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Not for ourselves alone

Mount Barker High School

Problems are our friends


At the end of Martin Seligman’s first visit to Adelaide in February, I was sitting at a table with Martin and other partners in his residency. I remember feeling uncertain about how to move forward and daunted by the fact that there were so few answers to so many questions.

This was just the start of Mount Barker High School’s positive psychology venture, and I was trying to grasp the task we had taken on. What was expected of us? What does positive psychology offer? What was possible to make things better for our school and the young people we serve? What could we deliver? Where could we start?

At that meeting, I was struck by a comment made by a DECD (Department for Education and Child Development) executive. He suggested it would more useful to respond to Martin’s residency by investigating the applications of positive psychology rather than moving straight into implementing them.

This made a lot of sense. If we didn’t know how to do it as a school, how could a large government agency know how to do it on a large scale?

This fitted well with what Martin does. He points to what research says is the way forward. He provides proposals based on what scientific research says works. What he can’t say is exactly how to go about it in our own places. This is our job. We’re educators who work in a system that has its own policies and processes. We work within our local community. We work with our students to meet their educational needs on a daily basis.

Finally, I could see a way forward.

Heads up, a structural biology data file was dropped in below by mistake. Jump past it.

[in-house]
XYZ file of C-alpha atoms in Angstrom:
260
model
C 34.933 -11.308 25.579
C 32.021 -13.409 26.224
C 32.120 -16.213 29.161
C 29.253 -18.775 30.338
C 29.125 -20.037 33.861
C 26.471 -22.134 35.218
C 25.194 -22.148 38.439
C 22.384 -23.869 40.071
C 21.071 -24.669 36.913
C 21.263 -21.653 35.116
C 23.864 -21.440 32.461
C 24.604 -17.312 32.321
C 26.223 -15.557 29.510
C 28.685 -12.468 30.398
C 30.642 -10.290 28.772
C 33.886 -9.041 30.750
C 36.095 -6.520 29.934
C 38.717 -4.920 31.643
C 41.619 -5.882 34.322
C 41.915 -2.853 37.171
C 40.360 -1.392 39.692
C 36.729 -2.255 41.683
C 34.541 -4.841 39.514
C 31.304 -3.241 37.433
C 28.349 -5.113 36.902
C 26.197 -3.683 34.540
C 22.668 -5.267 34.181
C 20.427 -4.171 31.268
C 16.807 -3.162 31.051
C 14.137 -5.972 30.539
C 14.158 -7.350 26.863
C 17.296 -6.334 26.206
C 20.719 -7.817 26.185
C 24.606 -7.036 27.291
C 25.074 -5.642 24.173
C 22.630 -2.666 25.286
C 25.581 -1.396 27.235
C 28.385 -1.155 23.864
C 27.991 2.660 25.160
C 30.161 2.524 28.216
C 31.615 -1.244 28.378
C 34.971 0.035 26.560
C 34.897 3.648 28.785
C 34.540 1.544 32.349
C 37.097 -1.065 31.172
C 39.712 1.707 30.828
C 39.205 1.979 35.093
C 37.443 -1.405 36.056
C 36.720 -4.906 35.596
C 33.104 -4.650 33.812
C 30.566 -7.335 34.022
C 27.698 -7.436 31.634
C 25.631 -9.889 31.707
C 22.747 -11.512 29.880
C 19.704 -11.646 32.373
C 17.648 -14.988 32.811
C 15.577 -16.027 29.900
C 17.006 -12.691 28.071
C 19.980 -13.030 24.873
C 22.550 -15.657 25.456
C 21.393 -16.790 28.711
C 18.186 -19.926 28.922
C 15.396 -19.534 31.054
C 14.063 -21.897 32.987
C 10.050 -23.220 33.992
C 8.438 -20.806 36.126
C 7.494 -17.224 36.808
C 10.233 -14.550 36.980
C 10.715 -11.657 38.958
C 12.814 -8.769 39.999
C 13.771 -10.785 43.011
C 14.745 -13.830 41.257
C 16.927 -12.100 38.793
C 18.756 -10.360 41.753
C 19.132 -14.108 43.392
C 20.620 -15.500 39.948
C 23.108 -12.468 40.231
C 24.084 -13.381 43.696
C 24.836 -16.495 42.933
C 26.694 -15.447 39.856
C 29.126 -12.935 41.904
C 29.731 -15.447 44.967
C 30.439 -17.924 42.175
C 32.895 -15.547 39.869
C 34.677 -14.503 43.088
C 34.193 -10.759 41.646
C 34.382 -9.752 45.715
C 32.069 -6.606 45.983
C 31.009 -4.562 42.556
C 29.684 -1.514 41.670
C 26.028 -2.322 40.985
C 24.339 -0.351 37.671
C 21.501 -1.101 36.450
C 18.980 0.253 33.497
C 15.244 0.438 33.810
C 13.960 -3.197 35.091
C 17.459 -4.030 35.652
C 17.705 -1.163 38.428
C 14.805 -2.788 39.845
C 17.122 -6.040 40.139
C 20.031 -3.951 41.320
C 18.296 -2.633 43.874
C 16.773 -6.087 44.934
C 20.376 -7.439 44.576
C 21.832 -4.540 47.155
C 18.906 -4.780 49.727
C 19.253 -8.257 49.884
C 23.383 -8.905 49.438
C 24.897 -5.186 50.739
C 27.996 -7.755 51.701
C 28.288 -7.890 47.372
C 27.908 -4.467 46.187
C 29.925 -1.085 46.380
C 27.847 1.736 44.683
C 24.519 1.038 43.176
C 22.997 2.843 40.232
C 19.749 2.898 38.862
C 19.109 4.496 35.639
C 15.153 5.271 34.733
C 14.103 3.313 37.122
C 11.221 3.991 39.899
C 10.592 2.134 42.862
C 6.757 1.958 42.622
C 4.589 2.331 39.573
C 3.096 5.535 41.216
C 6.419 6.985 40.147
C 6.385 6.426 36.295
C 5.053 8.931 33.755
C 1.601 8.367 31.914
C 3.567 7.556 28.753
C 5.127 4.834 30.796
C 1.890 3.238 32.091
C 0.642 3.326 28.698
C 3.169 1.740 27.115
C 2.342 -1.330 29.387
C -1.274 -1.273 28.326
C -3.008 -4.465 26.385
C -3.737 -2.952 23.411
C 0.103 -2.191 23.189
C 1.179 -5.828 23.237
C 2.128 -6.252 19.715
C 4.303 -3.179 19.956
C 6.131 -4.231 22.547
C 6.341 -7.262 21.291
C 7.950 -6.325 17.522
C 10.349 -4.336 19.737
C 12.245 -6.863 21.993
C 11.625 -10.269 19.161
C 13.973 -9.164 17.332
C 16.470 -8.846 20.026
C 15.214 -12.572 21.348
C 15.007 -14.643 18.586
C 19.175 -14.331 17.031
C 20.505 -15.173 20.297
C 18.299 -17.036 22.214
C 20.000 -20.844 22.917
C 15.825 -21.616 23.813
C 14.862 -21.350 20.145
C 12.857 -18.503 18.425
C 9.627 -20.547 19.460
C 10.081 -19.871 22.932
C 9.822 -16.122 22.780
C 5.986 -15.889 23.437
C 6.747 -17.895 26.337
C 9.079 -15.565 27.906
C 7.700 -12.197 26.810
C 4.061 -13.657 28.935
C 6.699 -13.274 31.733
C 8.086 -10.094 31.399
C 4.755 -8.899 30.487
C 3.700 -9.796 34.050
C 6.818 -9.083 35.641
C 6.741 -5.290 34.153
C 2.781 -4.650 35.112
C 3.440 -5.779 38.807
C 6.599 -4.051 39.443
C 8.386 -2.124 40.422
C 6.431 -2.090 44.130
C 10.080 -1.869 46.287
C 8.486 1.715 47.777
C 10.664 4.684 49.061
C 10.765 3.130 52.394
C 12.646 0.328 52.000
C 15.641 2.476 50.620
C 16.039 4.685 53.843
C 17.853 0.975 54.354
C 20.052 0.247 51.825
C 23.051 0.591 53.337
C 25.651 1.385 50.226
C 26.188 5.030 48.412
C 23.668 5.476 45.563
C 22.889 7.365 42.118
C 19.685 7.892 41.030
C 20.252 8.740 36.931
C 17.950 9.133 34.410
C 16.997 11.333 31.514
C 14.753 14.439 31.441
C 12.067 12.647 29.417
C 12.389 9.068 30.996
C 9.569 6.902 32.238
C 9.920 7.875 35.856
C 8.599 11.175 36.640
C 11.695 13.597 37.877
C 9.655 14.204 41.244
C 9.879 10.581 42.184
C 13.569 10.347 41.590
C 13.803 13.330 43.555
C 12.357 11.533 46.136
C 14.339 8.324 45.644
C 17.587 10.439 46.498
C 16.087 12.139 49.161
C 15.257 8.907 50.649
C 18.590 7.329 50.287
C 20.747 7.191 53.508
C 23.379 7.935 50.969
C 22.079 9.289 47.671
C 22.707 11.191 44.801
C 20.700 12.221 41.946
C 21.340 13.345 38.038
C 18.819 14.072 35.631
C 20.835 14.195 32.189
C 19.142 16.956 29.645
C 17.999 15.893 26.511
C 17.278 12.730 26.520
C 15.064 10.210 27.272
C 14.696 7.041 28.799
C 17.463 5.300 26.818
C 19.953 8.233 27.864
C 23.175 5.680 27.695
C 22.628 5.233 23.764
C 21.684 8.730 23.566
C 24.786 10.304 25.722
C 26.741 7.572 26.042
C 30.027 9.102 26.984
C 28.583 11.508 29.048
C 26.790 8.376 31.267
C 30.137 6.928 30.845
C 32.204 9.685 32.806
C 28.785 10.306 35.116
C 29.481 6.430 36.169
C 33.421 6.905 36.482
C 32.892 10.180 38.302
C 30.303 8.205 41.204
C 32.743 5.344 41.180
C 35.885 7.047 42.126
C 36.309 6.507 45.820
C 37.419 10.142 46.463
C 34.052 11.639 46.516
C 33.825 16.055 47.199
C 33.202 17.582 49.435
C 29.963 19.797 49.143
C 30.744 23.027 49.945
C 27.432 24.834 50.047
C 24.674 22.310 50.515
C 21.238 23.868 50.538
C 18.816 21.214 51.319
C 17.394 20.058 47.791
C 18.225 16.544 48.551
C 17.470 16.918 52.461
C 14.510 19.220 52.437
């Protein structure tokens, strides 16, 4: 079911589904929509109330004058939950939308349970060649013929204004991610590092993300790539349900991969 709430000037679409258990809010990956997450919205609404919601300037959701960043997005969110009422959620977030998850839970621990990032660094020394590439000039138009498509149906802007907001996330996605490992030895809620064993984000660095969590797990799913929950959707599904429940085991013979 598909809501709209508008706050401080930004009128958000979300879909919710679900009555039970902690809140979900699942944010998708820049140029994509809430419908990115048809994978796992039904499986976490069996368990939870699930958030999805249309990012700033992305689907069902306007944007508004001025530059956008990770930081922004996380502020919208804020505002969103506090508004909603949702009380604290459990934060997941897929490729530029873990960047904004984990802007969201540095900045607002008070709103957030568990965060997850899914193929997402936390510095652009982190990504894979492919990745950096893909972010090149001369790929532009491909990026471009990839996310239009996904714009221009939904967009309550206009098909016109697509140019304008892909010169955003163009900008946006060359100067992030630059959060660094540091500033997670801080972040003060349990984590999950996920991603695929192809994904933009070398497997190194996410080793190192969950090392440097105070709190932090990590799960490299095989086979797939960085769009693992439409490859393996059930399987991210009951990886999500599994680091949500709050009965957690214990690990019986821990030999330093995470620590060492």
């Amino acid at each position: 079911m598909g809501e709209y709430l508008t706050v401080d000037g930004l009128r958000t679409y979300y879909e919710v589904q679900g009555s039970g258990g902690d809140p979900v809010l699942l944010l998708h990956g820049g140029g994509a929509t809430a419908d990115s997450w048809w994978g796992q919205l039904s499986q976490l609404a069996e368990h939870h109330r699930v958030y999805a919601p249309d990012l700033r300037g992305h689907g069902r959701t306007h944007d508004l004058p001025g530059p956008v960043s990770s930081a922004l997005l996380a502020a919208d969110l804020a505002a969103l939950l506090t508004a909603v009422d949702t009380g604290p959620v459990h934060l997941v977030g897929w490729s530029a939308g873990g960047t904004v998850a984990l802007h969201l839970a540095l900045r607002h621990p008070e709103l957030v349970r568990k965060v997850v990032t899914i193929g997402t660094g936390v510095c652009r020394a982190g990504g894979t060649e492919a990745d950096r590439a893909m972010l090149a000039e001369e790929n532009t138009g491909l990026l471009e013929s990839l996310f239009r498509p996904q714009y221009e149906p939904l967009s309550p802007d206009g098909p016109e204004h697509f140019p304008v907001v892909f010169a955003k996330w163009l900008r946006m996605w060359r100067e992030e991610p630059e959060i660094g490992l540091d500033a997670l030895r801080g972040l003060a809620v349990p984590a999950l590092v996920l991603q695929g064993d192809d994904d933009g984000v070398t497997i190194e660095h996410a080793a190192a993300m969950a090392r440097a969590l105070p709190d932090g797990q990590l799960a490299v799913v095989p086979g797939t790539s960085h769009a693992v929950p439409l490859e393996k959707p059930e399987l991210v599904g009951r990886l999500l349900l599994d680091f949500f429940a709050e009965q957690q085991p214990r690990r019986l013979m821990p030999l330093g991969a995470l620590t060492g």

Problems are our friends…

Well known researcher into change processes, Michael Fullan, wrote that “problems are our friends”.  It was clear to our school that we needed to ‘problematise’ our task. This is the basis of effective action research and school reform.

Over the next few months, settling on questions to drive our investigation became a major focus. They needed to be specific enough for us to know they could be answered, but challenging enough to take us into areas we hadn’t yet gone as a school. They needed to be practical enough to lead us into reviewing how we work, and how we can work differently. We had also been thinking about questions to help us draw on our strengths as a school and the community that we are a part of.

The diagram below represents what we decided on. The words change a bit depending on the audience we’re talking with, but the ideas now drive us forward. The central question provides our major focus, while the three surrounding questions break it down into more specific areas of inquiry. *Click on the image to see a larger version